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A campaign run by the group Lancaster University Against Cuts (LUAC) encouraging students to vote to Re-open nominations (RON) in the run up to LUSU’s Full Time Officer Elections sparked campus-wide debate.
The campaign was run separately to LUSU’s own RON campaign, which the Union is constitutionally bound to run at every election.
This year 402 students voted RON in the LUSU President election, accounting for 15% of the votes cast. Last year’s figure, when current LUSU President Robbie Pickles ran uncontested, was 306 votes cast for RON though a lower turnout meant that RON received 17% of the vote. In the 2009 President election RON recieved just 7.2% of the vote.
LUAC, who campaign against the rise in university tuition fees and cuts to Higher Education funding, received staunch criticism for some of their alleged campaign methods. Throughout the campaign they have been accused of drawing indecent images on other candidates posters and of actively ripping down other candidates’ campaign material.
The debate has been largely played out over LUAC’s Facebook page, where a document featuring a dialogue between LUSU’s Vice President (Finance, Events, Democracy and Societies), Matt Windsor and a member of LUAC in response to SCAN’s enquiries has attracted over 50 comments.
LUAC maintain that they are an autonomous group of various-minded individuals, and as such no one member speaks for the whole group. However, those who have spoken to SCAN on this issue have made broadly similar points. “RON is about demonstrating that there is an appetite for a real political alternative in the midst of a political culture of enforced monotony,” said LUAC member Chris Witter.
Witter particularly opposed the candidates for LUSU President, but was critical of the LUSU elections system as a whole. This campaign, he said, “is about questioning the fact that none of the candidates running have [any] political agenda whatsoever; they do not seem to recognise the seismic transformation of Higher Education that is occurring before their eyes”.
Another member, Nickie Wareing, corroborated this view, saying that the campaign was in part “to show that we want a president that does not accept [or] welcome the £9000 tuition fee.” This reflects the view that LUAC feel that neither presidential candidate promised a tough enough stance against tuition fee rises.
Windsor refuted these views and criticised LUAC. Regarding the appropriateness of the candidates, he said: “The point to be made here is that actually they [the candidates] do have a political agenda; they just don’t have [LUAC’s] agenda.
“With regards to the seismic transformation of Higher Education that is occurring I know that both presidential candidates, and the other candidates, are very well aware of the situation.”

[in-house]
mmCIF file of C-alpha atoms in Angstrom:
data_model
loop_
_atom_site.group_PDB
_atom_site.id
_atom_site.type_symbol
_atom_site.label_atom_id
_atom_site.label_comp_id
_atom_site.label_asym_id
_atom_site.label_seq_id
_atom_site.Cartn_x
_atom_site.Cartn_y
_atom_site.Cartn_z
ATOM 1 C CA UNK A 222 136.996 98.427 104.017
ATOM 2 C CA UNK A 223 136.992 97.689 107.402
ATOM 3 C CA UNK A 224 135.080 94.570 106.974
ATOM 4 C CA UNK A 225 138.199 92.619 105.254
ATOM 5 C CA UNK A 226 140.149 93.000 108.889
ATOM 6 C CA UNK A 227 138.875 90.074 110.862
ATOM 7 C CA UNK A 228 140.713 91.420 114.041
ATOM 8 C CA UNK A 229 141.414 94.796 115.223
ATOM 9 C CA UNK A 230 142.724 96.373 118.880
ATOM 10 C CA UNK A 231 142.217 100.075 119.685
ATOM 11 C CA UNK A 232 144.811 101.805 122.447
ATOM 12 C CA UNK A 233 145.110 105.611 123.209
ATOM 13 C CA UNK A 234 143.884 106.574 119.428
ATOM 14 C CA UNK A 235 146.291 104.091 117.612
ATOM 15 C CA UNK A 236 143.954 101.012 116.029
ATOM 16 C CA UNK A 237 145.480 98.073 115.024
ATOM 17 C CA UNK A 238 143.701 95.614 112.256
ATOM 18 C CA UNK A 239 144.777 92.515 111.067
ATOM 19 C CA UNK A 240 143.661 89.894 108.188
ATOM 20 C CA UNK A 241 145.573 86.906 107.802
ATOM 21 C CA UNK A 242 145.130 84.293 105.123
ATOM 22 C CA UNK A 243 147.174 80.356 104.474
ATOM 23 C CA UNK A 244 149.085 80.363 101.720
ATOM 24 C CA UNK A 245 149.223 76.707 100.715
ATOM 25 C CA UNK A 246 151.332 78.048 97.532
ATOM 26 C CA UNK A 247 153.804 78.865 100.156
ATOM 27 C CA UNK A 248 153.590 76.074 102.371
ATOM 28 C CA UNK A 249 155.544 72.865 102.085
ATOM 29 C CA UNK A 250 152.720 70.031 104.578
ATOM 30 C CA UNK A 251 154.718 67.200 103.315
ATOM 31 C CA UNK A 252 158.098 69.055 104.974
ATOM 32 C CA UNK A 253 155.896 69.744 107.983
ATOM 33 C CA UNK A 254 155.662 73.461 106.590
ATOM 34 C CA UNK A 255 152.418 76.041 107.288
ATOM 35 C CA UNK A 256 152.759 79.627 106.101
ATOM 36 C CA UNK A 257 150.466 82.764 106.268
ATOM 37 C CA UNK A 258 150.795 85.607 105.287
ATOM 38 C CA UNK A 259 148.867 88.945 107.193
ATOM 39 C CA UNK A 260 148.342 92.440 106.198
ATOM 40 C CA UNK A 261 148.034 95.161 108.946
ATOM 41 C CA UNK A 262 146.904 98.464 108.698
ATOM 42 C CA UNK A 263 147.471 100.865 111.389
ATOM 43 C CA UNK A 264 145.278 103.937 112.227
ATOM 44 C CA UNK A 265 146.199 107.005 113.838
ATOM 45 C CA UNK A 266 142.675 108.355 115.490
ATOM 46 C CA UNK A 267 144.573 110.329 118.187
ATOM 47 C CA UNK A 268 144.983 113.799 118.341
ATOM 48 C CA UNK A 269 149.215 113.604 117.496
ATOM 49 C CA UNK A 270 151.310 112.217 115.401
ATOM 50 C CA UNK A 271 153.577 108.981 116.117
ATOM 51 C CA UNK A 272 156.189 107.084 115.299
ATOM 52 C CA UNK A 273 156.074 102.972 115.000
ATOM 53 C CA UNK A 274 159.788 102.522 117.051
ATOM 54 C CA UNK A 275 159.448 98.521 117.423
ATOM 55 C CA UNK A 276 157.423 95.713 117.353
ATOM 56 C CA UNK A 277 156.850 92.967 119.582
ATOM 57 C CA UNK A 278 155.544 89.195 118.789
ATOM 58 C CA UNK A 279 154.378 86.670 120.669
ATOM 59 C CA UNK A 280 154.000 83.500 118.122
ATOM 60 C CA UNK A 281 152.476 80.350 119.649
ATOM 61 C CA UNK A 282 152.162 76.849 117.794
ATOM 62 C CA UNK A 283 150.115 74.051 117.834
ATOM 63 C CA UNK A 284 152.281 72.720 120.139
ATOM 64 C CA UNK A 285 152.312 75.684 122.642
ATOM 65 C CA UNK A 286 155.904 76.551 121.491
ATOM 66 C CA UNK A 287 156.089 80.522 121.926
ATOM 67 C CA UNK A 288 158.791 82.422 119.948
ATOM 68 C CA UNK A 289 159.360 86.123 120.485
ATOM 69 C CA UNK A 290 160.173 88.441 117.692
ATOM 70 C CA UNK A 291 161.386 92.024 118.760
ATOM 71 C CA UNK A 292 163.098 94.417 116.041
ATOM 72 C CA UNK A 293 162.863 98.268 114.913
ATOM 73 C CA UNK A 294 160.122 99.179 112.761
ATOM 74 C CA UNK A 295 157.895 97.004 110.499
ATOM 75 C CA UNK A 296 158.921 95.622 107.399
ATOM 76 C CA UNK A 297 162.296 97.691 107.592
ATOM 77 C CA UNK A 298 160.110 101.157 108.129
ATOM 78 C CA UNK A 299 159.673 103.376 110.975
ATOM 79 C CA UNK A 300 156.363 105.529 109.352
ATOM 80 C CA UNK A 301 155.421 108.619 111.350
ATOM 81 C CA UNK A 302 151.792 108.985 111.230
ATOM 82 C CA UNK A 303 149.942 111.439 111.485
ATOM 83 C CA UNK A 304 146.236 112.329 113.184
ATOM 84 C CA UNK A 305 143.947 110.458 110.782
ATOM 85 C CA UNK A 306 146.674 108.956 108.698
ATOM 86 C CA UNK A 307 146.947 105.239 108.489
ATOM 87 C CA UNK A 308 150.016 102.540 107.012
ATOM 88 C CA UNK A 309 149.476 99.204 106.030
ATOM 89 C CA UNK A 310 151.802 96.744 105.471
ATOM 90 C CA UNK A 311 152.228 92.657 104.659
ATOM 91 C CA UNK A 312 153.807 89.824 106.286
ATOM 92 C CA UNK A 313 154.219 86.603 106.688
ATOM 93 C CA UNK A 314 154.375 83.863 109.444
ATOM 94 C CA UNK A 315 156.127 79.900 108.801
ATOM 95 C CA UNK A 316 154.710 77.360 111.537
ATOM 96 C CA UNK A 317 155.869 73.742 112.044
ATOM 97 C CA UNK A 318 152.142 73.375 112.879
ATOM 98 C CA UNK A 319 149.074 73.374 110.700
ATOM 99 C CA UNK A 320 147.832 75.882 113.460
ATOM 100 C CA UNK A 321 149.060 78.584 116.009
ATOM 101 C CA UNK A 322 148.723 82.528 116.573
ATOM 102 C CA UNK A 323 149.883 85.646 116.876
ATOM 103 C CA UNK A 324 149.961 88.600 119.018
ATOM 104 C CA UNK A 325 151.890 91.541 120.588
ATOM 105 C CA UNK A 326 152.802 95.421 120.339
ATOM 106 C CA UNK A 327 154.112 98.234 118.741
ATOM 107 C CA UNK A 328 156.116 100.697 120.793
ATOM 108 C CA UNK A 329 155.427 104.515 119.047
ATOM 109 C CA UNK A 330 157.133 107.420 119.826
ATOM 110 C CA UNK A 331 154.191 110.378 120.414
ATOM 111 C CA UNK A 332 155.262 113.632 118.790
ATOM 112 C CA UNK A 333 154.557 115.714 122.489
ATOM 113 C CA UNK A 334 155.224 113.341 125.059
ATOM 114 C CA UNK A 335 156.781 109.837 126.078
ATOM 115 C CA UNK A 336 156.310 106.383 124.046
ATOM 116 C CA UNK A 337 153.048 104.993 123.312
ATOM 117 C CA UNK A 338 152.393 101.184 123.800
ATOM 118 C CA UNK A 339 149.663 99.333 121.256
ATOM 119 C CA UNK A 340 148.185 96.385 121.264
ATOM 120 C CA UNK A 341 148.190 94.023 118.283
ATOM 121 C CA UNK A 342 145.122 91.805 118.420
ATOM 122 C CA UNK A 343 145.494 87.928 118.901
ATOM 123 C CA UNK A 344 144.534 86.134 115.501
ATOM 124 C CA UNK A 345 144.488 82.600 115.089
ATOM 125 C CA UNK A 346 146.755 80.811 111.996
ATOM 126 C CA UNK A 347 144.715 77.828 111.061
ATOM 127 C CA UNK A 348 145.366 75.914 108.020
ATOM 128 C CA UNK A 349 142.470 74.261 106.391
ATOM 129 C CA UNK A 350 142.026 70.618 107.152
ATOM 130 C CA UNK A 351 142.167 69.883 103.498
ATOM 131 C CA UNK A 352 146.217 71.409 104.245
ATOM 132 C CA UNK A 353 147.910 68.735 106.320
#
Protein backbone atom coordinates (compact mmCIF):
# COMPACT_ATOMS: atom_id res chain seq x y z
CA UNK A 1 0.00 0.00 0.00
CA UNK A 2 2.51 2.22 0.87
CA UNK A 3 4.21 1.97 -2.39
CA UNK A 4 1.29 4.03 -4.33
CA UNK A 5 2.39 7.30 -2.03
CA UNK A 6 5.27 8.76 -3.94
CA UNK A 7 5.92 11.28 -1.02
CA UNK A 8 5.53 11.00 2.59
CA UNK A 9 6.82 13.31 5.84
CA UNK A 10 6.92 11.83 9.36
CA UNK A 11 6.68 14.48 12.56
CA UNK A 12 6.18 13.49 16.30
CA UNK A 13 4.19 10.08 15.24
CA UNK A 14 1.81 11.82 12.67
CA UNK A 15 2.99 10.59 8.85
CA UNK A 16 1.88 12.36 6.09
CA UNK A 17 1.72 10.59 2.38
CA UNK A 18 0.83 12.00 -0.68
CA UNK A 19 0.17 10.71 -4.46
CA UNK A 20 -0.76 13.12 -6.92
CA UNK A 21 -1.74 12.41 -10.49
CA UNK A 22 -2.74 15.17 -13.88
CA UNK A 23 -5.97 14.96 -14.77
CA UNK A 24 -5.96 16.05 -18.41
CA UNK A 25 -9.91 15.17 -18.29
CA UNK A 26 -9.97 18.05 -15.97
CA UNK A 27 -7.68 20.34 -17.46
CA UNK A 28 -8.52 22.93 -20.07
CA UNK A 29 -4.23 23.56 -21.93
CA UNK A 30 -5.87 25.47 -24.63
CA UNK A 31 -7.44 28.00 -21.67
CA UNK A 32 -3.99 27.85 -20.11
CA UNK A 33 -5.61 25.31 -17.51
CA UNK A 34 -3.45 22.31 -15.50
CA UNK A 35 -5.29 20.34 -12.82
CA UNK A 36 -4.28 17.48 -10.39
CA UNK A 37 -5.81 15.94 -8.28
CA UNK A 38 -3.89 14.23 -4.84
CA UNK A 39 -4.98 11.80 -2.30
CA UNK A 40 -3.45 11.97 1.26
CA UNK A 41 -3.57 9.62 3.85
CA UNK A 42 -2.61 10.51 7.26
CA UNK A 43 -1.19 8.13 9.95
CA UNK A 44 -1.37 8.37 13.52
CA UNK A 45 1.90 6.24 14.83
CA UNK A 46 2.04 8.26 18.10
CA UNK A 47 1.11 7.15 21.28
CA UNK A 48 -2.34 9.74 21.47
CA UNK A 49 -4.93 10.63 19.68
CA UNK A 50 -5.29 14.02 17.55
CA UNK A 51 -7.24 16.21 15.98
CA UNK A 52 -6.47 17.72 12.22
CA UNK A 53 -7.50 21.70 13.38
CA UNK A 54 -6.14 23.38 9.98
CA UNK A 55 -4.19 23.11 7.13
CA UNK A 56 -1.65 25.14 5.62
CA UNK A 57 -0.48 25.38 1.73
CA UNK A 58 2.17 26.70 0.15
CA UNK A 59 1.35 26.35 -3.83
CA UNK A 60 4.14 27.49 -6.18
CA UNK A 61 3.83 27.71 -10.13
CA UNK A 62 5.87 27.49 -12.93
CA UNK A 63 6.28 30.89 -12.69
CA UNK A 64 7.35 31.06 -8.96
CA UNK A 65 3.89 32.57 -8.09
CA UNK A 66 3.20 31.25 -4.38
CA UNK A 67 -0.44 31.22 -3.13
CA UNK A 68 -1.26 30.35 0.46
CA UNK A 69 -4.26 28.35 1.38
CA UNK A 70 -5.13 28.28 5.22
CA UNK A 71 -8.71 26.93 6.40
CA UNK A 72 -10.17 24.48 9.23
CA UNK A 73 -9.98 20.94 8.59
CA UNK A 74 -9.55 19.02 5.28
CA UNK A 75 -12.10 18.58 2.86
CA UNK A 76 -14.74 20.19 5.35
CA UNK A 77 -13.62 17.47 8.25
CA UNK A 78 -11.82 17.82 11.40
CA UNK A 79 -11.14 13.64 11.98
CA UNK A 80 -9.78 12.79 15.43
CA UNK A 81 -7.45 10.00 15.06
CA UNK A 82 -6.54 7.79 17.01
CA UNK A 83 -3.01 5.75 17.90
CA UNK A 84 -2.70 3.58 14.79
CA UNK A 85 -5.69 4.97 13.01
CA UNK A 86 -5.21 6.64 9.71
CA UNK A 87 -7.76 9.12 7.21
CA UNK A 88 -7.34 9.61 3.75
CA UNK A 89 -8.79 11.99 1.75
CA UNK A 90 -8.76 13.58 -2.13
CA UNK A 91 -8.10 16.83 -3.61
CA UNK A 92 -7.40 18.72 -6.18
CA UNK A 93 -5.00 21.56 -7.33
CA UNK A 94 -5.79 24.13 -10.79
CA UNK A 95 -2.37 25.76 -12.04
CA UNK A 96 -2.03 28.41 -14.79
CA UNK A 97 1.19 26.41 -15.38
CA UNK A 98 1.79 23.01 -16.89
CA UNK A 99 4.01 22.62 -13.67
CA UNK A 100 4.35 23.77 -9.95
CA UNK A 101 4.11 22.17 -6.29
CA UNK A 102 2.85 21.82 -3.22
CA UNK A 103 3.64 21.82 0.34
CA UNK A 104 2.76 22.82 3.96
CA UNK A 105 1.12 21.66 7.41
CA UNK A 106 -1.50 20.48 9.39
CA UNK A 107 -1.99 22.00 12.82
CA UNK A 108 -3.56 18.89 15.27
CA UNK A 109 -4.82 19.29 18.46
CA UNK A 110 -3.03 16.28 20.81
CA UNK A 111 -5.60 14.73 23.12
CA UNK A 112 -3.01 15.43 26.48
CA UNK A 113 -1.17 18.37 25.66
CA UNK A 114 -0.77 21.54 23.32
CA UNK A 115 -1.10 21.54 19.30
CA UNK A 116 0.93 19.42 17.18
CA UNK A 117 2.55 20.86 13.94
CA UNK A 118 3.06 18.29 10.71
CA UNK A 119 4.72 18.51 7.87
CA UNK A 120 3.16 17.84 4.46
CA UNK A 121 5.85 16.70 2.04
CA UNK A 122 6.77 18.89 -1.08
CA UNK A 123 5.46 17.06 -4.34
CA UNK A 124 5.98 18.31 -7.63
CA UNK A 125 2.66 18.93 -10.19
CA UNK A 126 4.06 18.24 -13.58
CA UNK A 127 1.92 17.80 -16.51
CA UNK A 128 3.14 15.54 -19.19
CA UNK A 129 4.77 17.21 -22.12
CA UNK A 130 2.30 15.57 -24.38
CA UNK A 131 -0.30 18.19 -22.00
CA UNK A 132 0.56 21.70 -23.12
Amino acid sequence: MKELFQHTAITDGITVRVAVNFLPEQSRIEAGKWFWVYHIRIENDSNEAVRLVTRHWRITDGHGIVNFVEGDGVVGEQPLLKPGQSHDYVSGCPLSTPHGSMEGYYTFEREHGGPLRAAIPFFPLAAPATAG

As part of the Vote RON campaign LUAC have put up posters across campus, sometimes covering those of other candidates. The words RON for LUSU President have also been written across some posters. Notionally a RON campaign does not contravene LUSU election rules, and the Students’ Union would have been able to help to fund LUAC’s campaign if they had applied for funding.
“I’d happily fund a structure, performance or solidified plan for a RON campaign, I would have even invited [them] on college block runs so [they] could have had a chance to promote RON to the students directly,” said Windsor.
The reaction against the campaign has stemmed from the way in which the LUAC have gone about it, in not working through LUSU in the way described by Windsor. Witter argues that the reason for this is that the group oppose the workings and “current trajectory of LUSU”, and so a RON campaign in line with LUSU regulations would undermine itself.
“We reject the claims that LUSU is democratic and represents students”, he said, adding: “We’re using and abusing the system tactically as we see fit; we don’t condone it and don’t want to belong to it unless we can first transform what it is”.
Despite showing support for the idea of a RON campaign, LUSU President Robbie Pickles criticised the way this one has been run. “I think it is good for students to engage in our democratic processes on any level, even if that engagement is to reject them. […] However, a RON campaign which spreads misinformation and lies is far from helpful. Their latest bout of posters contains some remarkably inaccurate information about LUSU and the student movement. More importantly, whilst rejecting LUSU and the views of the presidential candidates, they offer no viable alternative or leadership of their own.”
This last view represents suggestions which have been made that LUAC might have entered their own candidate in the FTO elections. Witter, however, does not believe that would have been effective. He said: “Because we reject LUSU as it is, and see little point in simply managing to sneak into office one or two ‘inside men’”.
There is perception within LUSU that the disillusioned views of LUAC are not representative of the student body as a whole.
“The ideology of this group is extremely distant from the direction students want LUSU to take,” concluded Pickles.